University of Salamanca during the first half of the sixteenth century,
though qualitatively the influence of the University of Paris was perhaps
even more significant. The surplus wealth of Portugal was concentrated
on overseas expeditions and aristocratic consumption, and there were neither
the funds for nor the interest in humanist studies found in most west European
countries. Hence only a few outstanding scholars, such as Damiao de Gois
and the Gouveia brothers, emerged in Portugal. Among Portuguese humanist
scholars as among medieval theologians, a number of the most important
developed their careers almost entirely in foreign countries and their
work was never published in Portugal.
The publishing industry developed fairly steadily in sixteenth-century Portugal, and the largest annual rate of book publication was reached in the 1560s. By the 1570s, however, Portuguese education, scholarship, and publishing had all entered a phase of decline. The cultural flowering of Portugal never equalled that of contemporary Castile, and it began to fade much earlier.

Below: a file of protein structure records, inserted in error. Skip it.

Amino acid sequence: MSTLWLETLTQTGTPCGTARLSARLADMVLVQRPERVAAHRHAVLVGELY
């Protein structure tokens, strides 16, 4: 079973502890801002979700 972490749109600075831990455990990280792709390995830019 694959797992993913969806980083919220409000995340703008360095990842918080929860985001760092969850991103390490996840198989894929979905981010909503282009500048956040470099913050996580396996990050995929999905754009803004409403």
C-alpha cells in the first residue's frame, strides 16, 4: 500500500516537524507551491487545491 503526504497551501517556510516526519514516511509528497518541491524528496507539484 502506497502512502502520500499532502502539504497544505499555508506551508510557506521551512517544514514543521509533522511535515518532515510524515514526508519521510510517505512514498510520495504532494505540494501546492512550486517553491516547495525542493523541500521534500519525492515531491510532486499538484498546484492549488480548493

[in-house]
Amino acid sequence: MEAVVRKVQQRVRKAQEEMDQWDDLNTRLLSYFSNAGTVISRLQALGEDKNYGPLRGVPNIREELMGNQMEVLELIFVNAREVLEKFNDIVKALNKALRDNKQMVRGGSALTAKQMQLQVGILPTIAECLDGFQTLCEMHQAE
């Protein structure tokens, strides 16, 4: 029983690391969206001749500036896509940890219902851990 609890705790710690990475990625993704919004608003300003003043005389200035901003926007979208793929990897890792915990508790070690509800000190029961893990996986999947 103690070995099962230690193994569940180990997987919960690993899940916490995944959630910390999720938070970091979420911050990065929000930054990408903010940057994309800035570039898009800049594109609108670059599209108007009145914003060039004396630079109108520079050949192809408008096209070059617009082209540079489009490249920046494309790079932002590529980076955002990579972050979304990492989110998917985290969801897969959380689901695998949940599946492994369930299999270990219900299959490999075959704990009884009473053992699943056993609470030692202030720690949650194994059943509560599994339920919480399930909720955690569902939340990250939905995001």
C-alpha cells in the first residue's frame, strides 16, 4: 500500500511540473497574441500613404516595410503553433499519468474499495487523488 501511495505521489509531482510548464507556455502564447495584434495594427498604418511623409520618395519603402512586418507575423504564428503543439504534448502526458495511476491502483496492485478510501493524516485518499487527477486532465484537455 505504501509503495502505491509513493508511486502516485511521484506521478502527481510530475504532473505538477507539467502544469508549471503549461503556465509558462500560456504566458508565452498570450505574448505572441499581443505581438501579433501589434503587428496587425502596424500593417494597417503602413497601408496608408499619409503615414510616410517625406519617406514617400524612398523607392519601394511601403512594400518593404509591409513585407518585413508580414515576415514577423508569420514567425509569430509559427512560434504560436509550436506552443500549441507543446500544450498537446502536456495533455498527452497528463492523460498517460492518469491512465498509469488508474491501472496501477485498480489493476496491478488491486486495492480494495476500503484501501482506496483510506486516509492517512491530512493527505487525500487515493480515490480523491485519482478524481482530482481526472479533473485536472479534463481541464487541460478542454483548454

Portugal's main contribution to western renascence culture lay in the applied sciences, particularly in navigation, in contributions to geographical knowledge, and in the study of foreign cultures. A significant number of works published in Portuguese during the sixteenth century transmitted the first knowledge Europe had of sub-Saharan Africa and of southern and eastern Asia.
Portuguese Catholicism had in general been affected by the same influences
for reform and renewed spirituality that were felt in Castile during the
late Middle Ages. From the fourteenth century the Franciscans, particularly,
had won a following with their emphasis on a more personal and even mystical
experience of religion. The new cult of the Holy Spirit stressed the spiritual,
rather than the institutional or intellectual, qualities of religious life.